21. Or you could consider getting a Nikon D700 (or a D3) body. The higher ISO speeds (like 6400) will make your 55-200 lens work a bit better. Or you may be able to find a earlier non-D version of the *already mentioned* AF 180mm f2.8 Nikkor lens.
     
  22. The problem with KEH.com is that they only sell the 80-200 about $100 cheaper than brand new, not to mention the lens is only in "good" condition.

    >> "Or you could consider getting a Nikon D700 (or a D3) body. The higher ISO speeds (like 6400) will make your 55-200 lens work a bit better."

    A few weeks ago, I actually thought about doing that. But it's probably not worth it in my case.

    Bytheway, the 55-200 is a DX glass and it seems to only "work" on FX from 135mm to 200mm.

    I'm actually utilizing the DX advantage of "the reach" in my case. With FX, I will need a 300mm lens to regain the same field of vision.
     
  23. I have the Sigma 70-200, which has a great built in motor. It focuses really fast, and accurately. I had the 55-200, and loved it as a walk around zoom, but having 2.8 makes everything so much nicer. I'm sure the IQ isn't as good as the Nikon, but for half the price... I don't know how it compares to the 80-200, I have also heard good things about that lens, and if you want to stick to Nikon lenses, it might be your best bet.
     
  24. I suggest casting about for a Vivitar Series 1 200/3.....
     
  25. "I'm actually utilizing the DX advantage of "the reach" in my case. With FX, I will need a 300mm lens to regain the same field of vision."


    If case you did not know, the D3 (and the D700) have three modes:



    FX


    DX


    5:4



    So if you wish to use a DX lens on one of the newer FX bodies, you may get a smaller file, but the DX crop is yours to use.
     
  26. I have the late non-D version of the 180/2.8 IF lens. It's tack sharp, even wide open.
     
  27. The pixel density is nice to have in my application.

    >> "If case you did not know, the D3 (and the D700) have three modes:"

    5MP is not as ideal as 12MP on a DX sized sensor. Bytheway, I do know that the FX bodies feature those crop modes.

    Getting a FX body would be more of a investment than buying something like the 70-200 VR. Obviously I been trying to spend a little less to get the job done.

    >> "I have the Sigma 70-200, which has a great built in motor."

    The 80-200's AF is fast on the D300, and it's only a little more expensive than the Sigma.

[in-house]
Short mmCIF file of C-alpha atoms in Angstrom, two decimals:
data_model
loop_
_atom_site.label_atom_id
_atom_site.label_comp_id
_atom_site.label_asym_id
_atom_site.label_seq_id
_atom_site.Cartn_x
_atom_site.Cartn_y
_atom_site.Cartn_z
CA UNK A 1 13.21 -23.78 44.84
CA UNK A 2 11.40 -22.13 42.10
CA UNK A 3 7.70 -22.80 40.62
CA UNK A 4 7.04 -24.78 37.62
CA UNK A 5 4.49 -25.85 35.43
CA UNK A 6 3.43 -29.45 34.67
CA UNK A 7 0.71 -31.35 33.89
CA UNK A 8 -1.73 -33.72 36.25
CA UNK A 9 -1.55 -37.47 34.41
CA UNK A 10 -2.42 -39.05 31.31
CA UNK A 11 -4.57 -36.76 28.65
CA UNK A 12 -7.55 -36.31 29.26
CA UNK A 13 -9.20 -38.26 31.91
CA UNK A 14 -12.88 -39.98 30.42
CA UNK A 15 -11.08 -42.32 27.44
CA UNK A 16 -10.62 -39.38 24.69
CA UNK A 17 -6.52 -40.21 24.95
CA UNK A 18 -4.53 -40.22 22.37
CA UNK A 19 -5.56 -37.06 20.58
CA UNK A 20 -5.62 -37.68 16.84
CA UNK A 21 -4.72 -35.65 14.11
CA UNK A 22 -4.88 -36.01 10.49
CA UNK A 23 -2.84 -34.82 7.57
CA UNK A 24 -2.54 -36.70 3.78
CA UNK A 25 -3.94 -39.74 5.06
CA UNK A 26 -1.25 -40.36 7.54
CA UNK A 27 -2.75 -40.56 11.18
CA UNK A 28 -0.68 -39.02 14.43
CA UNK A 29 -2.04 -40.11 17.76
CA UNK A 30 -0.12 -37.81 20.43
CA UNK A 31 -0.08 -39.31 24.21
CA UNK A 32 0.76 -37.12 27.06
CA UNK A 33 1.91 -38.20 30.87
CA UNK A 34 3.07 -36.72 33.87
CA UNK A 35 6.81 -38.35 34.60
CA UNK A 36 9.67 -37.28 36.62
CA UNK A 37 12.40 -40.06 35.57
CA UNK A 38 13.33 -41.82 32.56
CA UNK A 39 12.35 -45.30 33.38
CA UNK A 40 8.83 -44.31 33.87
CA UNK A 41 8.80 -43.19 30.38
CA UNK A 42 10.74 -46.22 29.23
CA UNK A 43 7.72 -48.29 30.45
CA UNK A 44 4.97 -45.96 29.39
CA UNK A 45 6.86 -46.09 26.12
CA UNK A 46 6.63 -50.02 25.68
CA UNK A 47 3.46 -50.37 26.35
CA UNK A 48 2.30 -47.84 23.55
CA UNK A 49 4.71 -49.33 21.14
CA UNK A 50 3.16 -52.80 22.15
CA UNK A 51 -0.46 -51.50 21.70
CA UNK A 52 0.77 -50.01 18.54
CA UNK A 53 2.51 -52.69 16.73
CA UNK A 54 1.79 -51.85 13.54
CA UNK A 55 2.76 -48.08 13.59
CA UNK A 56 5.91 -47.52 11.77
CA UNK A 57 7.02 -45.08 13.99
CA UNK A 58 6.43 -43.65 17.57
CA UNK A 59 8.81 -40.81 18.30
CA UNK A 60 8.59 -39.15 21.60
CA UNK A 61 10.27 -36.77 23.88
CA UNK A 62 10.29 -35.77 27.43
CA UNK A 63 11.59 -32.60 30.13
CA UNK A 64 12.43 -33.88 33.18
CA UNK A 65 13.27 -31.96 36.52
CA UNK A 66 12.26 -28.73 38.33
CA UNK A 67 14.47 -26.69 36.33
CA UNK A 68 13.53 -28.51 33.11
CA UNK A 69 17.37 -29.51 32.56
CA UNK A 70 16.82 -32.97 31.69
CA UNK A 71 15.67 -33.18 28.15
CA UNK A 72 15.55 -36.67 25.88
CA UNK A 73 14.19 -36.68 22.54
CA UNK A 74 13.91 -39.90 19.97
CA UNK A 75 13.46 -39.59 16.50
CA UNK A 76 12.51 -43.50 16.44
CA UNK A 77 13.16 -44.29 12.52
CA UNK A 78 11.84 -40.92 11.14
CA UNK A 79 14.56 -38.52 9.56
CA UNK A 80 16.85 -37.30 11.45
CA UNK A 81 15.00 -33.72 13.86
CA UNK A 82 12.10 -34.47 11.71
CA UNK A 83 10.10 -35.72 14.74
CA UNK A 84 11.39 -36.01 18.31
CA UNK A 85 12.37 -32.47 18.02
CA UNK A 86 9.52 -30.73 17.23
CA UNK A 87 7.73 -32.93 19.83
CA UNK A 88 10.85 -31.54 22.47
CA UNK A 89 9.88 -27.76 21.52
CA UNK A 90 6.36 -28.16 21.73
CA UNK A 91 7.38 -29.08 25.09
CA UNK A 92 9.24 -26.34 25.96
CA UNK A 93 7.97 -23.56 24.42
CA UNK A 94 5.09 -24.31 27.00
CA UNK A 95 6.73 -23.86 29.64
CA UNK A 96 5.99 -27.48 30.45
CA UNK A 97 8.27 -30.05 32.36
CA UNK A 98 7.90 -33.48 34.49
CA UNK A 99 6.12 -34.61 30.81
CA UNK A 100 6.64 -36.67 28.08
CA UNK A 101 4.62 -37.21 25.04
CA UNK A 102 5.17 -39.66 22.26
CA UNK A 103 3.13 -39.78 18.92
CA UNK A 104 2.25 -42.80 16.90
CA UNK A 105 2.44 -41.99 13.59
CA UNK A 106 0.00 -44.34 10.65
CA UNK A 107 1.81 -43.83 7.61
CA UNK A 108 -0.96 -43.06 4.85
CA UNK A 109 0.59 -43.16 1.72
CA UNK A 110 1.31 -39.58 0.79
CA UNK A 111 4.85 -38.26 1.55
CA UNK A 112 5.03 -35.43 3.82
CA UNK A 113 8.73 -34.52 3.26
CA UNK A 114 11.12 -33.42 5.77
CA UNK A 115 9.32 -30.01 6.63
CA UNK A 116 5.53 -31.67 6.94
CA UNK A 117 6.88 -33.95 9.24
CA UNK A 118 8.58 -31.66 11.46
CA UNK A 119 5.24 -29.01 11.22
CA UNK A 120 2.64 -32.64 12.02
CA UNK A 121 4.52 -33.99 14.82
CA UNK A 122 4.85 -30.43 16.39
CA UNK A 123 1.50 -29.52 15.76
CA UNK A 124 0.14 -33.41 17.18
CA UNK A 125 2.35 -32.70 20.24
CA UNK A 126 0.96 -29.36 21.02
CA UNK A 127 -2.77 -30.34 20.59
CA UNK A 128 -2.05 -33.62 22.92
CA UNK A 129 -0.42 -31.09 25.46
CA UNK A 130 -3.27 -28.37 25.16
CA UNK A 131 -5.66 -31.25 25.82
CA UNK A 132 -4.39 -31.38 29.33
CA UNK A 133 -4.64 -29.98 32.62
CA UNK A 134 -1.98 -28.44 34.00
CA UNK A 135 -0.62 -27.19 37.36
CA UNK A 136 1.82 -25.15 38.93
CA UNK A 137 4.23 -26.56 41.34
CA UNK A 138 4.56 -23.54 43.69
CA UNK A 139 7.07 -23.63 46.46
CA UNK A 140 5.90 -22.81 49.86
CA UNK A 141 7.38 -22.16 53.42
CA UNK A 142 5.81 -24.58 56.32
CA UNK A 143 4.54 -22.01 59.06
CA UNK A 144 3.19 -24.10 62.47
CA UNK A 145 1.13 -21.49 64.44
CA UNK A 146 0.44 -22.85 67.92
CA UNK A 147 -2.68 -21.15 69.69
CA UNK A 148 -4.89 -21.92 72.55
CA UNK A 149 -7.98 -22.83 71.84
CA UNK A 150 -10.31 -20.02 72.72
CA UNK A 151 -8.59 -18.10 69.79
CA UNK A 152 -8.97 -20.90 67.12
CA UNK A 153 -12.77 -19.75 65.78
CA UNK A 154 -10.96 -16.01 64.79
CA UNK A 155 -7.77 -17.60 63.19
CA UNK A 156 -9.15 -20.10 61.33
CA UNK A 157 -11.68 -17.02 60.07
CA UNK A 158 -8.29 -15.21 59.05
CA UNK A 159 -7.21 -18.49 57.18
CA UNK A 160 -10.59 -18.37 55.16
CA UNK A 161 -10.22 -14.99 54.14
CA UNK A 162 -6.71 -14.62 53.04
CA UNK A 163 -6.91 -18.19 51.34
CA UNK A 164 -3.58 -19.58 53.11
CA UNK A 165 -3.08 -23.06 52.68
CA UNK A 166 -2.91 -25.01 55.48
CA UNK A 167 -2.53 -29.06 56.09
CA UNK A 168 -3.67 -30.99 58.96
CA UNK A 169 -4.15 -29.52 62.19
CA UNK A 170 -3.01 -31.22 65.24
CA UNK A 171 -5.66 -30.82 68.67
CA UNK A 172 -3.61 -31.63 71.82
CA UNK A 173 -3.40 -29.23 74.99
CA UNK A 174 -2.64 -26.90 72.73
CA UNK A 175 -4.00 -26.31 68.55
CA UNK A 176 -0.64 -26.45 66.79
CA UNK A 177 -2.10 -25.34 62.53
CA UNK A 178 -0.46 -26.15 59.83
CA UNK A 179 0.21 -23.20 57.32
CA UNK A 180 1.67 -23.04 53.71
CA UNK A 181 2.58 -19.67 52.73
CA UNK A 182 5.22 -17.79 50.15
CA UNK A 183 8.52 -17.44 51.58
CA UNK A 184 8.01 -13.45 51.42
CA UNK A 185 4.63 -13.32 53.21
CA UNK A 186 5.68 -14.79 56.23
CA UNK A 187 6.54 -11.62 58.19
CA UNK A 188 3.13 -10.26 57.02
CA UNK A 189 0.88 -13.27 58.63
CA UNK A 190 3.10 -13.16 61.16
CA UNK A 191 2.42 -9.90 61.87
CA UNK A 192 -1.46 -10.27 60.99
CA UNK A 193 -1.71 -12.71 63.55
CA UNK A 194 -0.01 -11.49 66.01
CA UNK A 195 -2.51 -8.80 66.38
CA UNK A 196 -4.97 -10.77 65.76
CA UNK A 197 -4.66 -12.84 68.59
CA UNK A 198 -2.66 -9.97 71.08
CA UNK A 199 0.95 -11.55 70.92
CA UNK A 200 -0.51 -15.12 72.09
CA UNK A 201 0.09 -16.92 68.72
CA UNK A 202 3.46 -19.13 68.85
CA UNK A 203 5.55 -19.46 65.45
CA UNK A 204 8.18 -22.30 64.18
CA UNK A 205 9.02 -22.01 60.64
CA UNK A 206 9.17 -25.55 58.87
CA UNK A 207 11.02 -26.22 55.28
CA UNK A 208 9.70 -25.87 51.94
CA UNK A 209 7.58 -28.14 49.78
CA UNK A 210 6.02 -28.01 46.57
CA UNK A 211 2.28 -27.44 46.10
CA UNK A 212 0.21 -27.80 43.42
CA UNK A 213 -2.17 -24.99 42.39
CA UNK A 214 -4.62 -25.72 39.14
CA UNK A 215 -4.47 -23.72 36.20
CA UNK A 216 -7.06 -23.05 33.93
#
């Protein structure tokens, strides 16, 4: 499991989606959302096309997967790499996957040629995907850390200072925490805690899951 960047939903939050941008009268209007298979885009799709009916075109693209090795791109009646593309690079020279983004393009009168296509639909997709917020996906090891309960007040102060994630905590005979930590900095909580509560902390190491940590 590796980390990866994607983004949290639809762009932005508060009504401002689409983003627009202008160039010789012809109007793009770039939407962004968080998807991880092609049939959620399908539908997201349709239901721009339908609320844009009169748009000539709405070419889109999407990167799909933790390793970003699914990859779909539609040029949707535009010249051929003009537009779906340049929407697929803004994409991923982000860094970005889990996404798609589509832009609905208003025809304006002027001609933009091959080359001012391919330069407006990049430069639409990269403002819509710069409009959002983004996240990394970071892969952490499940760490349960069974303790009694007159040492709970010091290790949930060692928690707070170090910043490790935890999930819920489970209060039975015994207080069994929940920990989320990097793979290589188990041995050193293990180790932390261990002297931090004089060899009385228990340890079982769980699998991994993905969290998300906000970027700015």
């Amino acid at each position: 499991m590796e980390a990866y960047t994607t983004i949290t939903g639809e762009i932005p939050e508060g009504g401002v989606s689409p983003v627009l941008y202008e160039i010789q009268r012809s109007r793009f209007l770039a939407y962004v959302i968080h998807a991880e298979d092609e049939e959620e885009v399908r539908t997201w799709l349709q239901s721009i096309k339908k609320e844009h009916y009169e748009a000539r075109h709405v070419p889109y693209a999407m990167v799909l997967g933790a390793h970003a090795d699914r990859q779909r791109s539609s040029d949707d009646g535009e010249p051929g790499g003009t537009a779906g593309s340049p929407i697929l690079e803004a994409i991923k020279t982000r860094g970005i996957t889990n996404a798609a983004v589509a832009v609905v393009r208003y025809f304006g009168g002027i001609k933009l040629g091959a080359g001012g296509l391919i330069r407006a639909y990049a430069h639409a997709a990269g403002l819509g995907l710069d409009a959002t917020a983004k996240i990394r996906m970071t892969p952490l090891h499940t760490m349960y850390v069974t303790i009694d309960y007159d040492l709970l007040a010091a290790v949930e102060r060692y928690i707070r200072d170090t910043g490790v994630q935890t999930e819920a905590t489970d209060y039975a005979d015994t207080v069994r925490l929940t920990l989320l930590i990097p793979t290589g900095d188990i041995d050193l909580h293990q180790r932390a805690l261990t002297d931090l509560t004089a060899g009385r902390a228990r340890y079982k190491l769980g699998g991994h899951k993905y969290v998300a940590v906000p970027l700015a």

28. "Mine is the older pre-ED version, and I never saw any problems with CA on film even in bright sunlight. But I haven't tested it extensively on my D2H."

    With the exact same lens CA, if it is there, will show up to differing degrees with different d-SLR models due to differing sensor designs, anti-aliasing filters , etc.
     
  29. You may wish to read Bjorn Rorslett's review for both the AF and AIS versions of the 180 f/2.8 ED here:
    http://www.naturfotograf.com/index2.html
     
  30. ShunCheung

    ShunCheung Administrator

    Jerry, the D700 does not have the 5:4 format option. Only the D3 has all three options.
     
  31. Have the Nikon 70-200 VR my self. A great piece of equipment. If I was restricted on budget I would have gone for the Sigma equivalent. Its half the price. Also the Sigma 100-300 F4 might be a good candidate. Tokina 80-200 2.8 is also a good piece of glass. Sigma 150mm 2.8 Macro might also be an alternative, at least compared with the Nikon 180mm.
     
  32. I just got back from B&H, didn't make a decision on what to get. I tried out the 80-200 2.8 AF-D, 180 2.8 AF-D, Sigma 70-200, Tamron 70-200, and the 70-200 2.8 VR. The 70-200 VR and the 80-200 AF-D seem to be the best of the five, but the 70-200 VR "feels far better" than the 80-200 in practice: faster AF, best built quality, excellent egronomics, VR makes images made at 200mm more usable... It's really not a good thing to find out as far as my wallet is concerned, not to mention this could be a "bad FX lens" lens that "would soon be replaced".
     
  33. Trust me on this. I have a lot of experience w/ the 80 200 2.8 Nikon. It is a GREAT lens, and having the zoom feature is a nice plus. I haven't used the 180 but have heard it also is great. Sharper than the 80 200 you do not need. Fantastic for portraits too because if used on a camera w/ a 1/8000 top shutter speed you can blur the background nicely even in bright sun. If you watch KEH's website you can certainly buy one for $450 to $500. All you need is the older one that is a push pull zoom. No need for the newer models. If you are lucky on eBay you can come up w/ one for $375 or less w/ maybe w/ a few blemishes. As Hiro said, don't worry about a few small scratches on the front glass. You will never see their effects. Probably won't be an issue though as most everyone takes care of the glass on these, including the beaters. Keep in mind it is a big, heavy lens, which actually contributes to it's sharpness as it is very steady when you shoot. One of Nikon's best lenses.
     
  34. I just bought an 80-200mm 2.8 ED - push/pull type off ebay last week and I paid $250 for it. The glass is perfect, there are signs of use cosmetically (name plate is missing) but otherwise it's perfect.